A new book about Saudi Arabian women by alumna Annemarie van Geel
“Follow your curiosity and choose what excites you most,” is the advice of Annemarie van Geel to incoming students. A University College Utrecht graduate from 2003, she certainly has followed her own path. Recently, she published a book about Saudi Arabian women.
The Dutch-language book Hakken in het zand: Saoedische vrouwen over hun levens is a follow-up of her PhD thesis ‘For Women Only’: Gender Segregation, Islam and Modernity in Saudi Arabia and Kuwait’, which she finished only two years ago. The title summarises her scope of her academic interests. However, Annemarie has consciously chosen for an even wider perspective outside the academia.
In their own voices
“After having completed my PhD, I felt called to write a more accessible, ‘human interest’ book, focusing on the life stories of women in Saudi Arabia. Many of the women I had met urged me to relay their stories, especially outside of academia. They wished for their own voices to be heard, rather than being talked about by others. The topics vary from dating and playing sports to female artists’ work and women’s rights activism. I also write about the political context, explaining why the position of women is the way it is today, and what’s going on in Saudi Arabia under crown prince Mohammed bin Salman. I absolutely loved writing this book. Before that, I also did a lot of consultancy work, for example for Dutch NGOs that work in the Middle East, and businesses that send employees out to the Middle East.”
Already twenty years ago, it was her broad interest that brought Annemarie to University College Utrecht.
“I had taken a gap year before starting at the College. I did not want to pin myself to just one single subject. I was interested in religious studies, but also in psychology and anthropology, and during my gap year, I had travelled to the Middle East, and that sparked my interest.”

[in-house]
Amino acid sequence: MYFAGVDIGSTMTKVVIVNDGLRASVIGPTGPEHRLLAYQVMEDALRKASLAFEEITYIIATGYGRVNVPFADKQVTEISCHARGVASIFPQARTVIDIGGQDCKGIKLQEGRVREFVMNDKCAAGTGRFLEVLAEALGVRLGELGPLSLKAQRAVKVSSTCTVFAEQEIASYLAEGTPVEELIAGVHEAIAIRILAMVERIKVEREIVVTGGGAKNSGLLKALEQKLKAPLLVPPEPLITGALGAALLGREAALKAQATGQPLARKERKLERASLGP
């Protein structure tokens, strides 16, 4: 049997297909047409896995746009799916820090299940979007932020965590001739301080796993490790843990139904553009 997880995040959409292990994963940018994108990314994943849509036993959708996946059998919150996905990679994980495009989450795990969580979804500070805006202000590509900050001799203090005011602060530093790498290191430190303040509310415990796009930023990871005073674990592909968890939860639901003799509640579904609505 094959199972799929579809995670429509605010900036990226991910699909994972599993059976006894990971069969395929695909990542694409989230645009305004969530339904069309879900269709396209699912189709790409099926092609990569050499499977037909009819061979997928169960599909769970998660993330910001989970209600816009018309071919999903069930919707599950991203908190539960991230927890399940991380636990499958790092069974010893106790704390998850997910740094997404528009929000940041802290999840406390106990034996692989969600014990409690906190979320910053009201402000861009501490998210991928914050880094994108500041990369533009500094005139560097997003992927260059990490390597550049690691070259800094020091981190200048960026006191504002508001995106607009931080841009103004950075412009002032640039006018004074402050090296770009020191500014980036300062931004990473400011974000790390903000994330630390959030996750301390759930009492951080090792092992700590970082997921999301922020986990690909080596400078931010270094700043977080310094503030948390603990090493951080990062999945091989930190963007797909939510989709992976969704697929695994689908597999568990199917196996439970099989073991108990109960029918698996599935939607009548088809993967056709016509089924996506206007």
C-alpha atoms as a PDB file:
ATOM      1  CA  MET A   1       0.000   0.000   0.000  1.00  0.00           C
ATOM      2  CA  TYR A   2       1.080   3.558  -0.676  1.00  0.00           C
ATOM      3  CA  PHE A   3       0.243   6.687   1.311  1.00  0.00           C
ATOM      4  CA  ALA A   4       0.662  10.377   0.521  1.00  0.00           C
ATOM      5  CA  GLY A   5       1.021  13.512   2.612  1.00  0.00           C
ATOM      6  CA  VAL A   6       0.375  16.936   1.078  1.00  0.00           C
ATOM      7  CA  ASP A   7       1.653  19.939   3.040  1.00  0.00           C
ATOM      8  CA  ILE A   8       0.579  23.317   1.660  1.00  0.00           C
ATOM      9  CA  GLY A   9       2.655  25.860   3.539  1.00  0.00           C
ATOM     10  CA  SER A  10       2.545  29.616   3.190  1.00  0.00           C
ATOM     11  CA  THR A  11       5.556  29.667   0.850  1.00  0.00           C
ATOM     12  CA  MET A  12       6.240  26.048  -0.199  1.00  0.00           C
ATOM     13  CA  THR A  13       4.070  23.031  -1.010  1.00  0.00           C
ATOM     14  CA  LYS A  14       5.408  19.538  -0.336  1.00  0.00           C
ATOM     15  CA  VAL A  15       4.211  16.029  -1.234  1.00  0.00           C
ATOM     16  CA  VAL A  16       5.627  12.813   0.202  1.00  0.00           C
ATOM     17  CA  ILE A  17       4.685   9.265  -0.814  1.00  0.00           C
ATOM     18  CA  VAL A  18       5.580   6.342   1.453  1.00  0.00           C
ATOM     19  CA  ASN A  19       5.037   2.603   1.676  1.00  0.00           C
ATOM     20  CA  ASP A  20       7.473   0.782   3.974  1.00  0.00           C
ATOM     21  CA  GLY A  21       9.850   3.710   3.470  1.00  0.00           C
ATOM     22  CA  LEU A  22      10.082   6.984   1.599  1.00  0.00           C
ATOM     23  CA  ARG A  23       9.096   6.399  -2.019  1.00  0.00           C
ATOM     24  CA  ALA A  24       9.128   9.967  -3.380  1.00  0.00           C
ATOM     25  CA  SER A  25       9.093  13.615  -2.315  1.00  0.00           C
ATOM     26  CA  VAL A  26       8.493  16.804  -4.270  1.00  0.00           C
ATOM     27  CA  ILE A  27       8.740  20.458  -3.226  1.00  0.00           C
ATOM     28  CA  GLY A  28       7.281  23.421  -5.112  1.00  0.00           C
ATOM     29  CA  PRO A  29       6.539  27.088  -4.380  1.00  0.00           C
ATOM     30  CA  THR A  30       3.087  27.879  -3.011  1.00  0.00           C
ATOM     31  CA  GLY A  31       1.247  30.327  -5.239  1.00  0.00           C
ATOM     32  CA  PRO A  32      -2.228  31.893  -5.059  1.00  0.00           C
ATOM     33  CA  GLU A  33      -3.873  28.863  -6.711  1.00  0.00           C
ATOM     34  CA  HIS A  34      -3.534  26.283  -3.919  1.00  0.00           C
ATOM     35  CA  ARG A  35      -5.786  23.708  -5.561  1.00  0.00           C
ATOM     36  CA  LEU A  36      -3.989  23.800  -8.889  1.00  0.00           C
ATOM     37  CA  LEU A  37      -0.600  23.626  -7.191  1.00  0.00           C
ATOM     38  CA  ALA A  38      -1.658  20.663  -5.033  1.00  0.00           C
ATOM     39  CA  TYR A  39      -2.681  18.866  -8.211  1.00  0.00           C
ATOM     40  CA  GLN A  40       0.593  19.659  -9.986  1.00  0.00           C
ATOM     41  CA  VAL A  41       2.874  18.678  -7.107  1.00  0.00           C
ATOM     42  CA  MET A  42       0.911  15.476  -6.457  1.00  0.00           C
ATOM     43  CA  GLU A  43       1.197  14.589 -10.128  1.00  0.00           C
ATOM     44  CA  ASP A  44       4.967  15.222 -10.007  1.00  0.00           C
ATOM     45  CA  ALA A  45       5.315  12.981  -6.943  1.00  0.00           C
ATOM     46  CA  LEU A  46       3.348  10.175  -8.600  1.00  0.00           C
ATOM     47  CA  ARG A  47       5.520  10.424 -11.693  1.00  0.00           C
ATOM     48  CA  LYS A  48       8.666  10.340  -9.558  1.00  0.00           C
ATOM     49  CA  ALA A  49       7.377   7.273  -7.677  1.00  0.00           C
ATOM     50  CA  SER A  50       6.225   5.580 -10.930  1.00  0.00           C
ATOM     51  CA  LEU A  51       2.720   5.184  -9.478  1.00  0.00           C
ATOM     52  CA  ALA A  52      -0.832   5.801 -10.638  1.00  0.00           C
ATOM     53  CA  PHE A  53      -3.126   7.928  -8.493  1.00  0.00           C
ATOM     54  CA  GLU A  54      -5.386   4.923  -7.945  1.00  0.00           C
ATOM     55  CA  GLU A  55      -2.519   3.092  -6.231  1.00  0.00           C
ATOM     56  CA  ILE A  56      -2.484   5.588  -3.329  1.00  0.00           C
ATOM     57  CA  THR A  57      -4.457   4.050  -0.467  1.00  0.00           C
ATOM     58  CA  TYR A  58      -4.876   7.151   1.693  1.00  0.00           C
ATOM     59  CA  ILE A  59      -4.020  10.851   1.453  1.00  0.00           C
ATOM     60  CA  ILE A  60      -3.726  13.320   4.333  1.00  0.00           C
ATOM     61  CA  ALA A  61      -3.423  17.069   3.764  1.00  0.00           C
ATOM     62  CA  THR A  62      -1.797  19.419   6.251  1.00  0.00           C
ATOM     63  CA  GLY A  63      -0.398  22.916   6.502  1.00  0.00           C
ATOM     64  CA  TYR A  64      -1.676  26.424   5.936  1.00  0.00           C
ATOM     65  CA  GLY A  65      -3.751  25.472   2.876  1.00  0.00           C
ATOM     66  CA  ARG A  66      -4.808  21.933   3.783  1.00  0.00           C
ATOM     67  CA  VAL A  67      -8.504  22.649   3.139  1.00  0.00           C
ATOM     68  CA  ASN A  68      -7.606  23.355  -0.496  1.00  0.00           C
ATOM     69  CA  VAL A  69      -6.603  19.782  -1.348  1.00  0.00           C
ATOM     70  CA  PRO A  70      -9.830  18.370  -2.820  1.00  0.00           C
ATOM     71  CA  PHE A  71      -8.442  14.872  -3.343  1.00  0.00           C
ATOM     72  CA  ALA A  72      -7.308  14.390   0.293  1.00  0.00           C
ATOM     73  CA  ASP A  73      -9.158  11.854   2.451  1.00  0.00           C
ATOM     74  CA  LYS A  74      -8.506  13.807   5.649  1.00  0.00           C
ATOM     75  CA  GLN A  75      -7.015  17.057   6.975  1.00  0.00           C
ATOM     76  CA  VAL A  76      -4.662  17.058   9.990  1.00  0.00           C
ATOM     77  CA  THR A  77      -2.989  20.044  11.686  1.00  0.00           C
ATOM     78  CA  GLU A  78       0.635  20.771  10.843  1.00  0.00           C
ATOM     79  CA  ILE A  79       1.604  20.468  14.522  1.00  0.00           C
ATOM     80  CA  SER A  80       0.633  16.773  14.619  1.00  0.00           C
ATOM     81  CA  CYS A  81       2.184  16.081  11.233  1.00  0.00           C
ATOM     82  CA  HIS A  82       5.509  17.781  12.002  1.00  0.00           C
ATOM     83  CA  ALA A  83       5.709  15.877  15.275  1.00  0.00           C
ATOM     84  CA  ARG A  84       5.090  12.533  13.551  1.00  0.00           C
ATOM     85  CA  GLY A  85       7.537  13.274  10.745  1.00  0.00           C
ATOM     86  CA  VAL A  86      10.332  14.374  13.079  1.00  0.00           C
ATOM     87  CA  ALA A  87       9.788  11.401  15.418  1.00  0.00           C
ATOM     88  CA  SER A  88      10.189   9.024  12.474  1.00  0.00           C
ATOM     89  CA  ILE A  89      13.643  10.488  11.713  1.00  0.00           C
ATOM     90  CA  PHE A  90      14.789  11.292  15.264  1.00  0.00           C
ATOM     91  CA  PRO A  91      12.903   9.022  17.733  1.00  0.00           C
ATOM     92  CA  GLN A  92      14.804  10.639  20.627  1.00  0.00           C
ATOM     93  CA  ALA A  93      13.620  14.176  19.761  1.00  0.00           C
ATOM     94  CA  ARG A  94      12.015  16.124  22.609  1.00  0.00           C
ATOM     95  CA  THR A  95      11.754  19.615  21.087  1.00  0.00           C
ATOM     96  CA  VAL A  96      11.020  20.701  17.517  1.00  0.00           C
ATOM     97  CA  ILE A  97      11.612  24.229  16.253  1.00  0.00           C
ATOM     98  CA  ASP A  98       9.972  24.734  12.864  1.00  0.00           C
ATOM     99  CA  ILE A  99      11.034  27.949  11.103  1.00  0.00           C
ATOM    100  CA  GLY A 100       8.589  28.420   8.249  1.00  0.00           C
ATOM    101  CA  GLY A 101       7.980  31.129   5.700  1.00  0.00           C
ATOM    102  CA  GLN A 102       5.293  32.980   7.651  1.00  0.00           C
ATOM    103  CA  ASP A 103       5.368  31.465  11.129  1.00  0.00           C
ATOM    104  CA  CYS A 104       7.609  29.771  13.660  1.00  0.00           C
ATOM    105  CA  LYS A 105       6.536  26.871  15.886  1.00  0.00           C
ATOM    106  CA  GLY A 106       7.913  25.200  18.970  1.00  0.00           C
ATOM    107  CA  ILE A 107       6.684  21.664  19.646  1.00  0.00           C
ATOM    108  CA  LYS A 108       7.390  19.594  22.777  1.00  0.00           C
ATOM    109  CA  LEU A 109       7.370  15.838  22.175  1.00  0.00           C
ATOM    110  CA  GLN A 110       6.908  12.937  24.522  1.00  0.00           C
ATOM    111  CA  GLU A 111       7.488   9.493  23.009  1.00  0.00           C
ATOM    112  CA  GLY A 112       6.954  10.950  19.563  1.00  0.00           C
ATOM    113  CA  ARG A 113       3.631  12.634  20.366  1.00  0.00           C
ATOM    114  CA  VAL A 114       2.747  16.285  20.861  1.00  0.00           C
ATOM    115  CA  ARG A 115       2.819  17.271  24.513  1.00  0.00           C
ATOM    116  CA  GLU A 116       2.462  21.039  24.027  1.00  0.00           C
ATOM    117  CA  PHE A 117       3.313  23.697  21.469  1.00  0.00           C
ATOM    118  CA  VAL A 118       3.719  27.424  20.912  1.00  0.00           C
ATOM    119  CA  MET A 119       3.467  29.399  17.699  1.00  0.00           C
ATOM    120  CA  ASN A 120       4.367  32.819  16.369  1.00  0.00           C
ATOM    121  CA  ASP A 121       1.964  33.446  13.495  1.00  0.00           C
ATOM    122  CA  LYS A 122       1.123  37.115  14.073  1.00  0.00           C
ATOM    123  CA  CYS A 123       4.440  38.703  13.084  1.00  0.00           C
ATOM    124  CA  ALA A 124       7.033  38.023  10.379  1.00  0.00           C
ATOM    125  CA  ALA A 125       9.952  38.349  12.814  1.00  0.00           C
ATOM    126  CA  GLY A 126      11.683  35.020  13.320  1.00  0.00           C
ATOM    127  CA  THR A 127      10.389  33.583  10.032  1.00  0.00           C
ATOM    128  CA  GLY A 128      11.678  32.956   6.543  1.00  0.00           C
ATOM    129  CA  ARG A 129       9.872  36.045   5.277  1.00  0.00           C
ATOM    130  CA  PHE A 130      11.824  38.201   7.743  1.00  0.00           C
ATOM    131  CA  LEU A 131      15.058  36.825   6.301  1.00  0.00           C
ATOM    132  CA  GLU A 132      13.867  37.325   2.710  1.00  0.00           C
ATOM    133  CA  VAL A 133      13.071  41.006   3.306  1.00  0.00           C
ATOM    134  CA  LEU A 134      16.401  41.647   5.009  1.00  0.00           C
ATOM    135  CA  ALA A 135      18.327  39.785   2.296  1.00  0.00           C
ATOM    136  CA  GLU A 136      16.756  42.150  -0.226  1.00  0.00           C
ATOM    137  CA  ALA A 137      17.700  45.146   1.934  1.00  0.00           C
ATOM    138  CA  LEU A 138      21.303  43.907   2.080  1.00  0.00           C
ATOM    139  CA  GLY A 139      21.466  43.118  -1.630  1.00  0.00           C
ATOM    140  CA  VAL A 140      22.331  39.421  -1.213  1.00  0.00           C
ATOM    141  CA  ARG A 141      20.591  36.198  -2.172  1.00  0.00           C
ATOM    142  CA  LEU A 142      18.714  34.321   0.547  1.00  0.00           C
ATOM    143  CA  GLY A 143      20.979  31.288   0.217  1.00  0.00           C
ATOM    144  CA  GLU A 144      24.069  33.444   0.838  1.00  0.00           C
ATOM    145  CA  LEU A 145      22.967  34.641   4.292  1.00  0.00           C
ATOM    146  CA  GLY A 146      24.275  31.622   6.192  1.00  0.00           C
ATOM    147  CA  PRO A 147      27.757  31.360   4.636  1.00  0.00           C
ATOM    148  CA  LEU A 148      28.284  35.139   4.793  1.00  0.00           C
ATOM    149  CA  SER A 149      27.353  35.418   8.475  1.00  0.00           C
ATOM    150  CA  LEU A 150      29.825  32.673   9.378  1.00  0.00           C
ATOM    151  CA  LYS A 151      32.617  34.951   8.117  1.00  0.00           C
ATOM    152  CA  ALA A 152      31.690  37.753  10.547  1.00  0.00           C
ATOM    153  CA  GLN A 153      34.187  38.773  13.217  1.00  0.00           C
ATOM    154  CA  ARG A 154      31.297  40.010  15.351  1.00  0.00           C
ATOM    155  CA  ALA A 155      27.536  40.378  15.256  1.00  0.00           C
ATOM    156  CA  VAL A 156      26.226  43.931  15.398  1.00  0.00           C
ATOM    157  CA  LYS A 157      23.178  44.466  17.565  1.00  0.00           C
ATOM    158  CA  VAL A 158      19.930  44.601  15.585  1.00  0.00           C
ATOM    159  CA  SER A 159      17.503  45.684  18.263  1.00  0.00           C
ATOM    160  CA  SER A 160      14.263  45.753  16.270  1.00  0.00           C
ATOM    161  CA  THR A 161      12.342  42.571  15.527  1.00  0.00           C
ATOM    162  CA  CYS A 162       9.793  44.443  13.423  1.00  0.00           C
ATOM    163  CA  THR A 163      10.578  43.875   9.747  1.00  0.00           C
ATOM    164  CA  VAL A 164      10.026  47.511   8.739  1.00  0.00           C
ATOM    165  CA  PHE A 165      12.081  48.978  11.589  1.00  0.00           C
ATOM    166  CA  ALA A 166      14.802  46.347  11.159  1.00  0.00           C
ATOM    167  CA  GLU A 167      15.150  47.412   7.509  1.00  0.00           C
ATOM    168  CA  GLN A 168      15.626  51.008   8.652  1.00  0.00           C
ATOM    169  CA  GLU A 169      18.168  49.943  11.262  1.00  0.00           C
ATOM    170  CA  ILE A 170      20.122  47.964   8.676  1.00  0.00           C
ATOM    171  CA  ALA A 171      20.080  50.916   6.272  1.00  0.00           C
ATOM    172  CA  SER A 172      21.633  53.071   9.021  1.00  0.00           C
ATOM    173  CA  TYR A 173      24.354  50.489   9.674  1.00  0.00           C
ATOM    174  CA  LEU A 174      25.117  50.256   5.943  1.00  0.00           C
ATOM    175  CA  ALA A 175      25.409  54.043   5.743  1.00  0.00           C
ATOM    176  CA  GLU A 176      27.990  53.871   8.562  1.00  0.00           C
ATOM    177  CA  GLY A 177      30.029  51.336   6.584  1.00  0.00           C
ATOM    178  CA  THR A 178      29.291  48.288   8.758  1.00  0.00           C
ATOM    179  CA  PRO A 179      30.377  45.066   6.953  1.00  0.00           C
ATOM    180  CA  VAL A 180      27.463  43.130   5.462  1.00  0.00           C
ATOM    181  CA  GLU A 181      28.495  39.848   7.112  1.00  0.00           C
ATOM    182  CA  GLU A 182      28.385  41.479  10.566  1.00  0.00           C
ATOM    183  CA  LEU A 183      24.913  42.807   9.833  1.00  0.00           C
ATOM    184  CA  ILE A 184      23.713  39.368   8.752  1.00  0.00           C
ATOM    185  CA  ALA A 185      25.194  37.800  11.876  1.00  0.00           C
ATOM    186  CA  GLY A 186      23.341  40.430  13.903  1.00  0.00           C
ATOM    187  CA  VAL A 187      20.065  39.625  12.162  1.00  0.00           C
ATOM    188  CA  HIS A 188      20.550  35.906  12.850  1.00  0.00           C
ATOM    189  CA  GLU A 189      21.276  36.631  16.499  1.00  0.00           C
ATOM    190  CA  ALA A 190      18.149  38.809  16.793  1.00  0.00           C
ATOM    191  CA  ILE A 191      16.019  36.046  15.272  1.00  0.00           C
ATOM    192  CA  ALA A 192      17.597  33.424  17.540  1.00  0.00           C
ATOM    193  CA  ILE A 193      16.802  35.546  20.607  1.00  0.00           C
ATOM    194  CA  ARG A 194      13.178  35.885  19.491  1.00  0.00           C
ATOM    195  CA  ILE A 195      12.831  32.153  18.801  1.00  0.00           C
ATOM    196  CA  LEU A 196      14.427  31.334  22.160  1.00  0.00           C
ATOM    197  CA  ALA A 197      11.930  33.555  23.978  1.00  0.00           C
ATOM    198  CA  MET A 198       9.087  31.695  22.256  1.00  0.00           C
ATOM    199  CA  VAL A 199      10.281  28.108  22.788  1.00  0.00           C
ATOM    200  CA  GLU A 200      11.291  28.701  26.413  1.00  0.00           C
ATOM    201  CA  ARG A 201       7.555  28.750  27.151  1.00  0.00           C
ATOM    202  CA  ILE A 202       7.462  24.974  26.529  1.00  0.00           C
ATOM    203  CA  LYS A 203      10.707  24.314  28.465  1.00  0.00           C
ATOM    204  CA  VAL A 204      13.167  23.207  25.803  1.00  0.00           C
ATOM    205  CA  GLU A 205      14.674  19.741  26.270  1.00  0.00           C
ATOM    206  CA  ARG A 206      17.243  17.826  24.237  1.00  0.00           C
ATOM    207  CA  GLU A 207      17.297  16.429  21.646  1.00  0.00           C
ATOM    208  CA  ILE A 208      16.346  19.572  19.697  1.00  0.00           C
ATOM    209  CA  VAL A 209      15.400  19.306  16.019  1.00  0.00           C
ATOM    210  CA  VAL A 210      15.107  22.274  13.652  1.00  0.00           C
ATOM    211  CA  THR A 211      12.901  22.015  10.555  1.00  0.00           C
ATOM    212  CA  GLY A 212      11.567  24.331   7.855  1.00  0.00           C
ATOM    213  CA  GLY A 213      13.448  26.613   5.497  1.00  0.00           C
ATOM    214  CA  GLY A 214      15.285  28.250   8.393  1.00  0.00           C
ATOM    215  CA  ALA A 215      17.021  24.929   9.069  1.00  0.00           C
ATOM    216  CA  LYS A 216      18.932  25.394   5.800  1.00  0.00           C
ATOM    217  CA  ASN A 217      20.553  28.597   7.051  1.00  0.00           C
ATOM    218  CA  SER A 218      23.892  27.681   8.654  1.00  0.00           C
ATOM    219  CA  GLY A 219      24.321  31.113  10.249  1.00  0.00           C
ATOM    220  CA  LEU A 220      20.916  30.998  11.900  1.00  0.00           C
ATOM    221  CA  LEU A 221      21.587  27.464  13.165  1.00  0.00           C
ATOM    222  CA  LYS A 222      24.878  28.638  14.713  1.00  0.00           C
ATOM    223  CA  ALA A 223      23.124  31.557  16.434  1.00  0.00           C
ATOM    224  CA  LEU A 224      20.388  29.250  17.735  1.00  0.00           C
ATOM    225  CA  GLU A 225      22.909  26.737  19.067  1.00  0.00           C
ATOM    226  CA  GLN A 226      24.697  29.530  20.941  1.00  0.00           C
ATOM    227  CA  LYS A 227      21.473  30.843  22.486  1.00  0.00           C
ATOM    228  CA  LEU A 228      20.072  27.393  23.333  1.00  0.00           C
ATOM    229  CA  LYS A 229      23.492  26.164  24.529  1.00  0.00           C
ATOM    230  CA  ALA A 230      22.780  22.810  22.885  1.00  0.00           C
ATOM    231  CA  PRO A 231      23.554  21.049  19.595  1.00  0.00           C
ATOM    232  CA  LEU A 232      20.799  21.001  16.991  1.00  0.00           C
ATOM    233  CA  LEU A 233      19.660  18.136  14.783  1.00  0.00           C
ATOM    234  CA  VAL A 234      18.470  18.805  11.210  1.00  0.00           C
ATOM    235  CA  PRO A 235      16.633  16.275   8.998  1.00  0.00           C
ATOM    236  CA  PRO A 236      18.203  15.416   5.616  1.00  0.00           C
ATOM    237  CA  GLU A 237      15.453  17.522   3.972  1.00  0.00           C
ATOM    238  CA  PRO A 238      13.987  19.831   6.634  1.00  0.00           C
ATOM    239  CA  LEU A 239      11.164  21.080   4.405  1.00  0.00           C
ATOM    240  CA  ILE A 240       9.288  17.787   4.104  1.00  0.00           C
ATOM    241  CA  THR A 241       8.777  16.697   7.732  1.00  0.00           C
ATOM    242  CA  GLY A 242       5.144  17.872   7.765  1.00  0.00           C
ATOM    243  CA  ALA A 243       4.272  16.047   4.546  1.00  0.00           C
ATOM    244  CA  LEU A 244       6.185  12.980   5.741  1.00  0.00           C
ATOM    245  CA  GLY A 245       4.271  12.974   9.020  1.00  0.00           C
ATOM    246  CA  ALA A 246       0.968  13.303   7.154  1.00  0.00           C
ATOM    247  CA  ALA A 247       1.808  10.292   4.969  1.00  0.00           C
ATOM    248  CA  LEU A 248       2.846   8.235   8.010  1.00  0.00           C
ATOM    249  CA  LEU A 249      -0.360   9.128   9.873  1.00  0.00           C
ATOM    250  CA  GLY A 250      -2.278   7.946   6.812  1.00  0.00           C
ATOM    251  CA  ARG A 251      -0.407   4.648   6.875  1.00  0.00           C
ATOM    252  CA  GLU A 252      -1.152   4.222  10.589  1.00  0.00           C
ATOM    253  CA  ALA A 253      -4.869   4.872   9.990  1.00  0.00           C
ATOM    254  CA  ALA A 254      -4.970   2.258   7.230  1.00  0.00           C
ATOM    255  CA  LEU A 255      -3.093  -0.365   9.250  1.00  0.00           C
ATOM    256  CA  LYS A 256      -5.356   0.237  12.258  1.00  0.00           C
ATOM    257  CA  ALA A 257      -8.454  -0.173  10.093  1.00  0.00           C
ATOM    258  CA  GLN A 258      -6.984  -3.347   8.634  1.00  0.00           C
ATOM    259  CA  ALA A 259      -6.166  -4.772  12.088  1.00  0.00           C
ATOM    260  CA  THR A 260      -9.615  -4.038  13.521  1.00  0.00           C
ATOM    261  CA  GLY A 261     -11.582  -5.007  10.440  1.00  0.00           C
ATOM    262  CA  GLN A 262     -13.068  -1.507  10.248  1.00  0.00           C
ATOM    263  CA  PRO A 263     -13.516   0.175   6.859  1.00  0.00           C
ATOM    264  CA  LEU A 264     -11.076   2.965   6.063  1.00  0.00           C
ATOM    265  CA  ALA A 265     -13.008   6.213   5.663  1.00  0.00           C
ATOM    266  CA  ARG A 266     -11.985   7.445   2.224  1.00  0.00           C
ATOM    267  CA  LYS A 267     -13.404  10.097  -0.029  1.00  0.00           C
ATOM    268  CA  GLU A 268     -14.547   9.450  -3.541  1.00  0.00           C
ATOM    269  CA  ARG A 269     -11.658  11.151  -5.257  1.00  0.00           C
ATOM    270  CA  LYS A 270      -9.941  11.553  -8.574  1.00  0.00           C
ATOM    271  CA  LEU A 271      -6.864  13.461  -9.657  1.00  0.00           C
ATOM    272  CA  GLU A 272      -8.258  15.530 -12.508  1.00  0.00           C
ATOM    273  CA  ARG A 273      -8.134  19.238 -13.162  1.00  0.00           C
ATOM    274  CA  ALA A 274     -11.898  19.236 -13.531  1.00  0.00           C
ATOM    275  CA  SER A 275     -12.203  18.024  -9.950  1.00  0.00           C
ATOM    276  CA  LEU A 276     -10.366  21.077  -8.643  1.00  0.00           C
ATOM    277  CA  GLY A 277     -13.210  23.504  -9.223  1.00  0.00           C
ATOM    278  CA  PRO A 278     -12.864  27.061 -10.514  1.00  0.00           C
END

“After graduation, I went to do my MPhil programme in International Relations at Cambridge, with a specialisation in Middle Eastern politics. Middle Eastern studies seemed to combine all my interests, and that triggered my curiosity to delve deeper and learn Arabic. Even now, it is the broad view that keeps me on going. I am strongly interested in women’s rights, religion, as well as in arts in the Gulf Region.”
“The women I interviewed were very openhearted. They took me to meet their families, to weddings, shopping, and religious study groups. Some were activists and wanted to change things, while others were quite content with things as they are. But what strikes me is the resilience of all of them. “
Now that her book has been published, Annemarie is free to take up new challenges. She has just been installed as a member of the Supervisory Board of the National Museum of Antiquities in Leiden. “I am very happy with the position, as I have been keen to move more towards the museum sector for a long time already. I feel excited to be able to contribute to this important museum from the angle of my expertise,” she says. But right in the following sentence she acknowledges not being good at standing still:
“Ever since I was 15 or 16 years old, I have been moving from one thing to the next, often literally moving from one country to the other. Now is the first time I don’t have the next project waiting. I had meant to take it calmer after my PhD defence, but that didn’t happen. Now, after over 20 years, it is good to be able to catch my breath. At the moment, I am open for new opportunities. I am positive something fresh will cross my path. I am also hoping that my book will be translated into English.”
A sense of community
“What I enjoyed most at University College Utrecht, was probably being part of the pioneering generation. It had a feeling of starting something completely new,” Annemarie says.
“I enjoyed the sense of community, knowing everyone, living and studying together and getting to know each other really well. It was a close community. The small scale of the College fit me very well. I still have close friendships from that time.”
Only four years after graduating from the College, Annemarie returned, now to teach the History and Politics of the Arab-Israeli Conflict course. “The first year I taught the course was very special. I had been away from campus for only a few years, and I felt it was easy to connect with the students, as the age gap between me and students was small.”
“I would recommend new incoming students to treat the College as a candy shop. That’s how I felt. What I mean by it is that it is important to follow your curiosity and do what excites you most. It’s quite challenging to stay with your own curiosity, independent of what others say and think. If I look back at my choices, I think going for the candies I liked best has brought me most.”
Hakken in het zand: Saoedische vrouwen over hun levens was published by Prometheus.